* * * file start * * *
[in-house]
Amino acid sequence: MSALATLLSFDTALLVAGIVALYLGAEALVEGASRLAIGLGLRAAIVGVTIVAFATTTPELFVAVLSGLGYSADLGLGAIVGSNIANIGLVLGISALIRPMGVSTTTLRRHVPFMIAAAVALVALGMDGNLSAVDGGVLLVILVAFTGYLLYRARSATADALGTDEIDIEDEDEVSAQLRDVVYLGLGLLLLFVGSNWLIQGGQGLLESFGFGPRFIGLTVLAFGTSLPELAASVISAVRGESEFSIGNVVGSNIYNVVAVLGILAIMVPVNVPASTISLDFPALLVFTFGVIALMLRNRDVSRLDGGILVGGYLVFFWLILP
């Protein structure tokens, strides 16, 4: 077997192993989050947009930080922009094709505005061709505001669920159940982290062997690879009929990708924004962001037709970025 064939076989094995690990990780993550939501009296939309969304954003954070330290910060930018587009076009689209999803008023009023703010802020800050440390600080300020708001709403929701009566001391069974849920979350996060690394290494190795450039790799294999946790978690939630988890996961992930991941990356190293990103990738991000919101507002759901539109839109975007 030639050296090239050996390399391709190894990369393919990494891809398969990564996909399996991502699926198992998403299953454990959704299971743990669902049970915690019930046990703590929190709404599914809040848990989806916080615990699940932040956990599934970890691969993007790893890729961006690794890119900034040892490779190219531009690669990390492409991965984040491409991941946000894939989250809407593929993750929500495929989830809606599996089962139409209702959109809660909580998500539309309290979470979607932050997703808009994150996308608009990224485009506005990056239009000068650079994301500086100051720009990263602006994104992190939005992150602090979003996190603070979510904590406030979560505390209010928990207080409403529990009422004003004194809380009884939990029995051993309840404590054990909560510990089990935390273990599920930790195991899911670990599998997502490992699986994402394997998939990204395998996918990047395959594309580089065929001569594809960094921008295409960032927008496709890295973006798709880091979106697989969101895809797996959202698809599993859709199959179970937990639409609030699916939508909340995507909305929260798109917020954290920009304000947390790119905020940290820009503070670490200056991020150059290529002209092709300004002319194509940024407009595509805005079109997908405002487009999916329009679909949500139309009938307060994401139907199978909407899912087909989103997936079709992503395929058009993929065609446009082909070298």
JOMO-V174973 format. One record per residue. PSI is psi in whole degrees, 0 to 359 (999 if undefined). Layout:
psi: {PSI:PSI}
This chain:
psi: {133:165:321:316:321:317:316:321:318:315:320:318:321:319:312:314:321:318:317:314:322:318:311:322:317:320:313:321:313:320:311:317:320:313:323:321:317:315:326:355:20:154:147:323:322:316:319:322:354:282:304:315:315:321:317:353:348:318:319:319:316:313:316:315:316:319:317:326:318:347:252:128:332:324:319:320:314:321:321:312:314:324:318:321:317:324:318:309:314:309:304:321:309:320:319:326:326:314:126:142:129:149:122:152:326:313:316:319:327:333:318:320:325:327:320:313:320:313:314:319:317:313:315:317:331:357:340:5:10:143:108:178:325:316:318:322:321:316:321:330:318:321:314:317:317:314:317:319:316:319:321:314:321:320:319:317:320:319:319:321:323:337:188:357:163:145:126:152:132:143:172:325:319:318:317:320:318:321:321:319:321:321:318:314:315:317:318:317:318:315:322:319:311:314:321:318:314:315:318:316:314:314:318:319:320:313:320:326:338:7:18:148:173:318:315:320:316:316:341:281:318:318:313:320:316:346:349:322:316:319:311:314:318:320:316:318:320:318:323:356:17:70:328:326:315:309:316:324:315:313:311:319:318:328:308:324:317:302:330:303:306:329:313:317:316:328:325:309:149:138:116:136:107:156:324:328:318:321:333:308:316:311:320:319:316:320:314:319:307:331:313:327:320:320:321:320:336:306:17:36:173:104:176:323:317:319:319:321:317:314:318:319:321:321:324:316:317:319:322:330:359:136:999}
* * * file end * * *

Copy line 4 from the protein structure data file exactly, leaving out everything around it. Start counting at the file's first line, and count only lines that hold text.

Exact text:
JOMO-V174973 format. One record per residue. PSI is psi in whole degrees, 0 to 359 (999 if undefined). Layout: